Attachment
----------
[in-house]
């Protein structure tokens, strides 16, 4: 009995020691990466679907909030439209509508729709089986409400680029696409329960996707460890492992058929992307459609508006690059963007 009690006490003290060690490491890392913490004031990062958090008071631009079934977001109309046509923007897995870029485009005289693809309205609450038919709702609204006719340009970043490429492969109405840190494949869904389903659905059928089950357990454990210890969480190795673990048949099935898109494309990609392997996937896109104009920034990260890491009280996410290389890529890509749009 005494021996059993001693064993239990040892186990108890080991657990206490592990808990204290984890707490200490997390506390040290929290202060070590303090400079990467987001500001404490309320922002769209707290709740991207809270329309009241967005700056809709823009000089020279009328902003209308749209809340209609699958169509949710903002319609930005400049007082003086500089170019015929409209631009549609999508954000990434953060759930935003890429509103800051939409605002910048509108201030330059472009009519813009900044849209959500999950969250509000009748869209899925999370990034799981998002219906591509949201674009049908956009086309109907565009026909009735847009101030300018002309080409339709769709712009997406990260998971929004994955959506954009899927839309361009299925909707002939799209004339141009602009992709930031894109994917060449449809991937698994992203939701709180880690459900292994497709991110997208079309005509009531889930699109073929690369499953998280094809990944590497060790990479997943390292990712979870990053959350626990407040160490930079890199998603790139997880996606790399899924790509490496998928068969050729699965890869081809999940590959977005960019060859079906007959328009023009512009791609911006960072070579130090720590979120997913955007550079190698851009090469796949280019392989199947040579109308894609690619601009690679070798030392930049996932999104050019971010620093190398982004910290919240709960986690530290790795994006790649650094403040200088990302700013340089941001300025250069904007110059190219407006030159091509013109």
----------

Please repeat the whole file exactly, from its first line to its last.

[in-house]
């Protein structure tokens, strides 16, 4: 009995020691990466679907909030439209509508729709089986409400680029696409329960996707460890492992058929992307459609508006690059963007 009690006490003290060690490491890392913490004031990062958090008071631009079934977001109309046509923007897995870029485009005289693809309205609450038919709702609204006719340009970043490429492969109405840190494949869904389903659905059928089950357990454990210890969480190795673990048949099935898109494309990609392997996937896109104009920034990260890491009280996410290389890529890509749009 005494021996059993001693064993239990040892186990108890080991657990206490592990808990204290984890707490200490997390506390040290929290202060070590303090400079990467987001500001404490309320922002769209707290709740991207809270329309009241967005700056809709823009000089020279009328902003209308749209809340209609699958169509949710903002319609930005400049007082003086500089170019015929409209631009549609999508954000990434953060759930935003890429509103800051939409605002910048509108201030330059472009009519813009900044849209959500999950969250509000009748869209899925999370990034799981998002219906591509949201674009049908956009086309109907565009026909009735847009101030300018002309080409339709769709712009997406990260998971929004994955959506954009899927839309361009299925909707002939799209004339141009602009992709930031894109994917060449449809991937698994992203939701709180880690459900292994497709991110997208079309005509009531889930699109073929690369499953998280094809990944590497060790990479997943390292990712979870990053959350626990407040160490930079890199998603790139997880996606790399899924790509490496998928068969050729699965890869081809999940590959977005960019060859079906007959328009023009512009791609911006960072070579130090720590979120997913955007550079190698851009090469796949280019392989199947040579109308894609690619601009690679070798030392930049996932999104050019971010620093190398982004910290919240709960986690530290790795994006790649650094403040200088990302700013340089941001300025250069904007110059190219407006030159091509013109």